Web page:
Luckily for me, good sense prevailed, and I accepted the offer. Those few thousand rupees didn’t really matter in the grand scheme of things. Today, I often wonder where I would be if KR and KB hadn’t invested so much effort in convincing me. More importantly, I wonder why they even bothered. They weren’t seeking a specialized skill that only I possessed; they could have easily found hundreds of people far more capable and intelligent than me. Yet, they took a chance on a confused youngster and guided him to think long term and make the right decision. For that, I will be eternally grateful!

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Chapter 2: A New Beginning | Jan 2010 – Jul 2011

Moving to Facebook turned out to be the best decision of my career. I joined a tech behemoth in its early days, and got a front seat view of its meteoric rise. I had the privilege of working with incredibly smart people, learning a lot along the way. I was there to see some of the major milestones of the company that others read about in books today – such as, Facebook going public, the ‘Lockdown’ and the fight to survival caused by the launch of Google Plus, launch of Timeline and so on. I also got to witness firsthand what a good work culture looks like. Most importantly, I figured out what I am truly good at.

fb ipo
Facebook IPO – witnessing the history getting written

I started as an Ads Reviewer, which meant I had to review ads for policy violations. Not the most exciting job, I know. We would create schedules to ensure that by the end of the day, we had reduced our queue to near zero so that when the team in Austin logged in, they wouldn’t have to deal with our pending tasks. Despite our best efforts, we often struggled to bring the queue to zero.

My managers, KB, and MY realized early on that I had a knack for solving analytics problems and tasked me with designing an optimal schedule based on historical data and trends. This was my first brush with analytics and I loved it!

A few months later, KB started a new team focused on using analytics to help advertisers get the most value out of Facebook’s ads platform. Meanwhile, the ads review work had grown significantly—we were no longer just reviewing ads but also identifying risks early on and framing policies to keep the platform clean. MY was leading this. Some of us were given the option to pick one of the two teams.

I didn’t know which way to go!

Noticing my confusion, MY took me for a walk, asked me questions to help me understand where my heart truly lay, and then suggested that I move to the analytics team.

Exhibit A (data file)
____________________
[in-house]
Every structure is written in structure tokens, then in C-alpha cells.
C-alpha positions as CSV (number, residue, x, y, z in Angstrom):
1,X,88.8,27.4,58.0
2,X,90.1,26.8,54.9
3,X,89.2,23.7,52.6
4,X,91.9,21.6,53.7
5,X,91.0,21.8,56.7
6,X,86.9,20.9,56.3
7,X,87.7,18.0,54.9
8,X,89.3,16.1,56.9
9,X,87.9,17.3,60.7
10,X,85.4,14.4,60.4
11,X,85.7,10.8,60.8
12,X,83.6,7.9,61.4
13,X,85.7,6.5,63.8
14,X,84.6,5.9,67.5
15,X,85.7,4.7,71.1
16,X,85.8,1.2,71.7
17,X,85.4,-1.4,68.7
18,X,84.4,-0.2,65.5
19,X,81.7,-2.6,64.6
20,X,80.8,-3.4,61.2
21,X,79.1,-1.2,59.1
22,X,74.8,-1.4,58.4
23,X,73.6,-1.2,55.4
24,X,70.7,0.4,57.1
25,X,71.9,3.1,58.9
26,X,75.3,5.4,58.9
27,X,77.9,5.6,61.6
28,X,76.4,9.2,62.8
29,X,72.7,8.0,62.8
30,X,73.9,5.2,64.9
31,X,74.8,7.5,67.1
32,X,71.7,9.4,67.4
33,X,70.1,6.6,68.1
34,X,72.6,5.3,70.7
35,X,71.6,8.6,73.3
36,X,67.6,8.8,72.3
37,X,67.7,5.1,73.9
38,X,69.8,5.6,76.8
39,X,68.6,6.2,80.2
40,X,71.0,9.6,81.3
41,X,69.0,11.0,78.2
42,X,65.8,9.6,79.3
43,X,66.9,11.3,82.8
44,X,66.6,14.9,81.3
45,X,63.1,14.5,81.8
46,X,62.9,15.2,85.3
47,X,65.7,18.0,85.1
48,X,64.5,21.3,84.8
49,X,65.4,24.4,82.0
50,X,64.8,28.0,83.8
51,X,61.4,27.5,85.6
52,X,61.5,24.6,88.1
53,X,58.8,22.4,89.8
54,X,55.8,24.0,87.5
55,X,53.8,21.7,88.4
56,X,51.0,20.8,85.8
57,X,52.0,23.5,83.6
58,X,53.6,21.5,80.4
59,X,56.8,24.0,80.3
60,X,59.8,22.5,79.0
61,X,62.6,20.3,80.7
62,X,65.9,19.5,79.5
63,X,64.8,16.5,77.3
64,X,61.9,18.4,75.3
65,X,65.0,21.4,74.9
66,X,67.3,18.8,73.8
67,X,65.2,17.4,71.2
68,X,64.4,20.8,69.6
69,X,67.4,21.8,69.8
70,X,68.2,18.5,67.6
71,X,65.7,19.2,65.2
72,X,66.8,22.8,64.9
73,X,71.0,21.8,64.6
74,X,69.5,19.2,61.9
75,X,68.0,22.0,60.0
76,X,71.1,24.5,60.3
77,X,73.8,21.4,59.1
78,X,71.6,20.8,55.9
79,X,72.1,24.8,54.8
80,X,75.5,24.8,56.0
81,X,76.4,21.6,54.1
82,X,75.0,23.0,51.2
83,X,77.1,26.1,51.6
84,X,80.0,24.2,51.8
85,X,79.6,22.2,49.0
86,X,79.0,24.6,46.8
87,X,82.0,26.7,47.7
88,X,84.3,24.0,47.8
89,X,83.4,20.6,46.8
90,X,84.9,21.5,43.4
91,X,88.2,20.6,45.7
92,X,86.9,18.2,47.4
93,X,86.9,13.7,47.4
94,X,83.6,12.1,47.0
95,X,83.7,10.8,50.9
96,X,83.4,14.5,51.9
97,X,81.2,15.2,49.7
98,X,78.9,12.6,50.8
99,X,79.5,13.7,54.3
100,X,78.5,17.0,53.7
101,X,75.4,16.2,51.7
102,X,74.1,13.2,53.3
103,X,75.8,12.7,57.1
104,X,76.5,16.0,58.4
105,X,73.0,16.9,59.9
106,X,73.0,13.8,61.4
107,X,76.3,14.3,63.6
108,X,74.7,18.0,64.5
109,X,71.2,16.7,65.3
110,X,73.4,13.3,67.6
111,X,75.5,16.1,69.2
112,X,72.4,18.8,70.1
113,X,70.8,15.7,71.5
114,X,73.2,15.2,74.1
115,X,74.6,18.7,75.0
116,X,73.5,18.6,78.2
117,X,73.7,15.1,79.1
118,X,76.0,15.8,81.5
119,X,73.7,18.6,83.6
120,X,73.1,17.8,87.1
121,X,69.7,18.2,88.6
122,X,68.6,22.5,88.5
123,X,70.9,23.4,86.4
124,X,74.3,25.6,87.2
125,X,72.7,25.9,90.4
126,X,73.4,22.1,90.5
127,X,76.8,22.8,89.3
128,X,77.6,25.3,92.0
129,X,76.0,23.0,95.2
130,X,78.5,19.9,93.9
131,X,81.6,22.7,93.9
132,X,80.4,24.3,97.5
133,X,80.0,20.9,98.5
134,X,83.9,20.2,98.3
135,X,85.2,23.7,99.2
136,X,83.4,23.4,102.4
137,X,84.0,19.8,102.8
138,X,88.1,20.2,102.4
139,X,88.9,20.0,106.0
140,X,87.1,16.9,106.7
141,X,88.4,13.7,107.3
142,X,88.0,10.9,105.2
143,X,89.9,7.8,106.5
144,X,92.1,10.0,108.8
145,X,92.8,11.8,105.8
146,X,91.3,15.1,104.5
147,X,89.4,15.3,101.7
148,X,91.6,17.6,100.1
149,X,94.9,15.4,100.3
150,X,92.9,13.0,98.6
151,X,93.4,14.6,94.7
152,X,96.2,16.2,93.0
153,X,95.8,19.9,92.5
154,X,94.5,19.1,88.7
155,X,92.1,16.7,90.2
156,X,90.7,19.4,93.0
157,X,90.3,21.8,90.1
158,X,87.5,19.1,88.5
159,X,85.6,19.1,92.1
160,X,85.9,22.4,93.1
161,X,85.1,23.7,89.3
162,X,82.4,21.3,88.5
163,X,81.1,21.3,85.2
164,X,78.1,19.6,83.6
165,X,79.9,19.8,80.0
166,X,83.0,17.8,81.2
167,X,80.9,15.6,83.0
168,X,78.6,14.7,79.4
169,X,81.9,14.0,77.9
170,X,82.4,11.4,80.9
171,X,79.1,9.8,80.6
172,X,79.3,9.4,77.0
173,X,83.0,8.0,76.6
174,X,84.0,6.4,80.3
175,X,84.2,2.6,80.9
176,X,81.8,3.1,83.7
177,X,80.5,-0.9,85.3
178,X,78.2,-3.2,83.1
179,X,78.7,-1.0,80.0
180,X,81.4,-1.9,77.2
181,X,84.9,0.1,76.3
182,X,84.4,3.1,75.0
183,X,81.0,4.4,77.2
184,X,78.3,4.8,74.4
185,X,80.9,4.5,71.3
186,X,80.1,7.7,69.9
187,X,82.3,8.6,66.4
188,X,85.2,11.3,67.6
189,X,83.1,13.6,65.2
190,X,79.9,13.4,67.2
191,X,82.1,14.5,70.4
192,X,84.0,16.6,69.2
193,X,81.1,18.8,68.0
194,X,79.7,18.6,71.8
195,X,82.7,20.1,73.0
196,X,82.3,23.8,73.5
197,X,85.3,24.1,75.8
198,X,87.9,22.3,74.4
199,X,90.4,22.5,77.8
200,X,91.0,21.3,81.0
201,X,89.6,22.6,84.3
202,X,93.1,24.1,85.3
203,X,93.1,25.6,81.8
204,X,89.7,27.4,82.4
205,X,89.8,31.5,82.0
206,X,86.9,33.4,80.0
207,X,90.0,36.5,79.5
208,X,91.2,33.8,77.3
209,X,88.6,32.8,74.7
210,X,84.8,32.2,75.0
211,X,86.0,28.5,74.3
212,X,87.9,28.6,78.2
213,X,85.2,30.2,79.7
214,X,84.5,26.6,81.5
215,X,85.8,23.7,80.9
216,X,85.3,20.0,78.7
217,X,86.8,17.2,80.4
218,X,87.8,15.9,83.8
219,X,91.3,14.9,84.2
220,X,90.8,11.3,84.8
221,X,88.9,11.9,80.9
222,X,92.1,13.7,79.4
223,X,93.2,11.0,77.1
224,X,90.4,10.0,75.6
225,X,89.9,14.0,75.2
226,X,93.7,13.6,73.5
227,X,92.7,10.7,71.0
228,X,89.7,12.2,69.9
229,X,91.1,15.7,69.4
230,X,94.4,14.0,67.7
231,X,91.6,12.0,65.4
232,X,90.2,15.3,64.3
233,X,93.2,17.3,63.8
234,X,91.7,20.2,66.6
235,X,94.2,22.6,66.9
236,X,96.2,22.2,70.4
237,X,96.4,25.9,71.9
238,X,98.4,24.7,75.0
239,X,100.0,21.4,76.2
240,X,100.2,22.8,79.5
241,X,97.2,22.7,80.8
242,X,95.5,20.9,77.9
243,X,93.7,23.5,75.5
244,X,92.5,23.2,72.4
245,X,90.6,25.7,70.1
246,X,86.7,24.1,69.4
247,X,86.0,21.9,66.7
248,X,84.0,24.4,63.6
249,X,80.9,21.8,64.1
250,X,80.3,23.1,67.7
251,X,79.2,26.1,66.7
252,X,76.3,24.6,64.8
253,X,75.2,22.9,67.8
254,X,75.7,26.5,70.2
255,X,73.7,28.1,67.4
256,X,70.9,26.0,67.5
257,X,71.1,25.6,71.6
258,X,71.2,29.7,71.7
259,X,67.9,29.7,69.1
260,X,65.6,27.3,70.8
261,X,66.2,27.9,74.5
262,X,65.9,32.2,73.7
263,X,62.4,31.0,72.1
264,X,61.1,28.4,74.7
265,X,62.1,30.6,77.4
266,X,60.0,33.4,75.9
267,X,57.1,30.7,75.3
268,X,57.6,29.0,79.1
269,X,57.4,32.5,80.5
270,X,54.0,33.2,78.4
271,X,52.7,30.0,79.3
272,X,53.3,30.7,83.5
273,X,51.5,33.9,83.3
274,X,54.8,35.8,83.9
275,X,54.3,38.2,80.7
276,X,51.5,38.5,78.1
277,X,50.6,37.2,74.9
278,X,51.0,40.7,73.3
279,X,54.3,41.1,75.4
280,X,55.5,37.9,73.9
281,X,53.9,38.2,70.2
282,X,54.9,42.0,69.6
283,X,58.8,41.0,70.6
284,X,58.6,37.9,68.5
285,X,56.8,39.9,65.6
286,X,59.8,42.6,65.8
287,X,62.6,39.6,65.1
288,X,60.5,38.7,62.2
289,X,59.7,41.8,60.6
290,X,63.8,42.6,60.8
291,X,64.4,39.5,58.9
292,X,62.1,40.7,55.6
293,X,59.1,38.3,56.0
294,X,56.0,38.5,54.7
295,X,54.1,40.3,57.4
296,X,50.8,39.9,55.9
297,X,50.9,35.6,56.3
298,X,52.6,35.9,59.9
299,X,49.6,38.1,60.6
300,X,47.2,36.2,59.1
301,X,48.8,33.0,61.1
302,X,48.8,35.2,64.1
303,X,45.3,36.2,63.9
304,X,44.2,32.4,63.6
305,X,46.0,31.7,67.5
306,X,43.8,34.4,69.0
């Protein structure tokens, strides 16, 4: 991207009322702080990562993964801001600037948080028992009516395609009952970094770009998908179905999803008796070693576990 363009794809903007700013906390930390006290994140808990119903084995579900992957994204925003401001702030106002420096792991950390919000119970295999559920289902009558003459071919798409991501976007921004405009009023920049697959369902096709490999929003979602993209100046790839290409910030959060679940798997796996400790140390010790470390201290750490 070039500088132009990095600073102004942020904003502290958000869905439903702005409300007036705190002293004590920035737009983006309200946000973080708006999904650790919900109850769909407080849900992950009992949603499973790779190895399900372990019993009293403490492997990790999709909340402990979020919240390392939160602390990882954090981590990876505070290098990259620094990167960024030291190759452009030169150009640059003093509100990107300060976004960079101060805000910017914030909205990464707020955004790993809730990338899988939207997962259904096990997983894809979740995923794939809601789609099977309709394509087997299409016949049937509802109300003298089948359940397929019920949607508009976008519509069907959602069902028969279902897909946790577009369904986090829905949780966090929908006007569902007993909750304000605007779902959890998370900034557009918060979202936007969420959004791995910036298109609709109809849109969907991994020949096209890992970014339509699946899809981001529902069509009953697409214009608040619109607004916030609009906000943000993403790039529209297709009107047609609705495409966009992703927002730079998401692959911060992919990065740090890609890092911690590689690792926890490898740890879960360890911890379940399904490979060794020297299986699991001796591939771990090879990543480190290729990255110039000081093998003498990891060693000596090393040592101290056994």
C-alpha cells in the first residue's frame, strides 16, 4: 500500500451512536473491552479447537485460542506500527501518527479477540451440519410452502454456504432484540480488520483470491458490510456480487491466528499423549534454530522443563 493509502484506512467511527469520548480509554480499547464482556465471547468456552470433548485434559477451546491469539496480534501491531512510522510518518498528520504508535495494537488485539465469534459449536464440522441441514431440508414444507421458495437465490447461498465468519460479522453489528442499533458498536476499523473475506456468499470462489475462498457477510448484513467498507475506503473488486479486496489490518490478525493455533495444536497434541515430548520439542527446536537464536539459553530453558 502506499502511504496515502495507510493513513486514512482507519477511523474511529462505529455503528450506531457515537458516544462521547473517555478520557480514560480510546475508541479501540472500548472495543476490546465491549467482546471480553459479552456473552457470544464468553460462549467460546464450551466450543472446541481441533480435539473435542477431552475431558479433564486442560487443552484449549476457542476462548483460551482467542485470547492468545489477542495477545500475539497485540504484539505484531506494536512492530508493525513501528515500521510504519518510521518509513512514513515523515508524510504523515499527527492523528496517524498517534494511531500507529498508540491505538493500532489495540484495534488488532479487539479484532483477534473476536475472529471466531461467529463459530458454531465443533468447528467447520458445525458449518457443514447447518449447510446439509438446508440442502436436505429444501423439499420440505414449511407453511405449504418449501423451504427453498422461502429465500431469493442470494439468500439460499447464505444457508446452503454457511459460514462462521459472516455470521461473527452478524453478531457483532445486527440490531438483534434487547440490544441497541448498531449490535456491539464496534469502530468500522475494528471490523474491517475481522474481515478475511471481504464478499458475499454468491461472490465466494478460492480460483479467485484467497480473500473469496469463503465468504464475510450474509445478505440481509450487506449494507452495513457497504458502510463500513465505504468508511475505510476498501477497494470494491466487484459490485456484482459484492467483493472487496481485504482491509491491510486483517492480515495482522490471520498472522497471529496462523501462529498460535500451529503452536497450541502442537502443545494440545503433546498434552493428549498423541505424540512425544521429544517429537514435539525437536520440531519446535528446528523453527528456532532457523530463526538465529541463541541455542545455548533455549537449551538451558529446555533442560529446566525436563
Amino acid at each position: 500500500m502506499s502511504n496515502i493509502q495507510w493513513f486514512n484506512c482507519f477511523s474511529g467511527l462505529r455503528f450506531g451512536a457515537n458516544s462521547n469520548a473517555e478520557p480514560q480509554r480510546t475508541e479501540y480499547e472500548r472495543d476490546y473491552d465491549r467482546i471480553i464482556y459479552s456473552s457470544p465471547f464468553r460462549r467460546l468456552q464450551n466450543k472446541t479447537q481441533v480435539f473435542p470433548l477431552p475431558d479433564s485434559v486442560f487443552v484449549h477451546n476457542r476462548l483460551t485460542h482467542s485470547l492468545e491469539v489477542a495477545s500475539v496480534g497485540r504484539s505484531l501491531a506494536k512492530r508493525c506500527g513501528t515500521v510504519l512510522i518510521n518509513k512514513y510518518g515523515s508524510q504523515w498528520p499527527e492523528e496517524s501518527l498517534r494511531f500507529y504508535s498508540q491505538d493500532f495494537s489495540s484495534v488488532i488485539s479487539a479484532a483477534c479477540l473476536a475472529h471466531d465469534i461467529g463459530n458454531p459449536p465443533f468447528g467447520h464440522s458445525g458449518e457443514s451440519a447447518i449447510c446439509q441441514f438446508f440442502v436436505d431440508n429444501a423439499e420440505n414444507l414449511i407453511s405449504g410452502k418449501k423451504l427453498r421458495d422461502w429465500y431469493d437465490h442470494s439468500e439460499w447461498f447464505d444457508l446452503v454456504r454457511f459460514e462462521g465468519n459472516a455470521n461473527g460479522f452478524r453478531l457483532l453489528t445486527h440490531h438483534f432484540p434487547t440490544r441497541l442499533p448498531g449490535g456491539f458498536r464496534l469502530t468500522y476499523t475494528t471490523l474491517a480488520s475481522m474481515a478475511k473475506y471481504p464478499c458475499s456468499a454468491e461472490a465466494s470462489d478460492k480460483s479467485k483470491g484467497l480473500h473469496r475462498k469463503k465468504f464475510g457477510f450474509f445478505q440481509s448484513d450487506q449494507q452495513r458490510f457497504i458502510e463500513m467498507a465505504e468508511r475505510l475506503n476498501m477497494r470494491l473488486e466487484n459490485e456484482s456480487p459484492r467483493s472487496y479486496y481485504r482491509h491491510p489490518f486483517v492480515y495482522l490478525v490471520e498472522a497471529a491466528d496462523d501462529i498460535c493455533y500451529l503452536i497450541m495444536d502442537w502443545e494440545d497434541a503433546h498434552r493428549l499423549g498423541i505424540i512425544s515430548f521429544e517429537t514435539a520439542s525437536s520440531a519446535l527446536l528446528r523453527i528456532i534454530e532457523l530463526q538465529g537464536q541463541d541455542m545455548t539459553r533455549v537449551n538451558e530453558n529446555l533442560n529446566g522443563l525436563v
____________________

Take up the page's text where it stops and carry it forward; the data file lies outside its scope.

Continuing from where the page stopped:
If not for KB’s initial push to move me to analytics and that walk outside Building 11 with MY, I probably would not be in analytics.

Chapter 3a: MBA – Here I Come! | Jul 2011

After working for close to a year and a half, I felt the itch to do an MBA. My reasons were twofold: pressure from my parents, because everyone around them was sending their children to MBA, and peer pressure, because everyone I knew was going for an MBA.

I wrote the CAT, cleared interviews, and got selected into IIM Udaipur and IIT Kanpur. I chose IIT Kanpur for my MBA. My reasons were simple: it was closer to home and much cheaper than an MBA from an IIM.

When I informed my manager, KB, she told me that I was making a wrong choice. She discussed my case with KR, and SS – the HR Head of APAC and requested them to guide me.

KR told me that I was making the wrong choice and I should be targeting institutes likes Stanford, and that being an Stanford alumni herself, she will help me with my application.

SS asked about my motivation for MBA and then told me I was making a wrong choice. She connected me with a friend of hers, AS, a senior VP at an investment bank in the US, who, you guessed it, told me that I was making the wrong choice.

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I wish I could say that, with such good guidance, I made the right choice and eventually went to Stanford or ISB. But, as they say, you can lead a horse to water, but you can’t make it drink. I decided to go ahead with IIT Kanpur.

Though I did not heed their advice, I’m grateful for the time SS, KR, and specially AS, took out from their extremely busy schedules to guide me. They didn’t have to do any of that, yet they did!

I still remember my last day at Facebook. We went for my farewell lunch, and my team gifted me a poster signed by everyone — it still adorns the wall of my study. The highlight of the day was KB walking down five floors with me (we were health-conscious!) to drop me at my cab.

farewell gift
farewell gift from my team

All the ‘gyaan’ you see from LinkedIn influencers about how to treat employees can’t match the feeling KB’s simple, thoughtful gestures left me with. It was the only time I cried while leaving a company. To this day, my approach to managing people is heavily influenced by KB’s people management style.

Chapter 3b: And Here I Leave! Jul 2011 – Dec 2012

I know how foolish I sound with my reasons and choice of college for MBA. I wish I could say something insightful in my defense that would show how intellectually sound my decision was. But the fact is, I was guided by my emotions and made a choice that I started regretting within a few weeks of joining the course.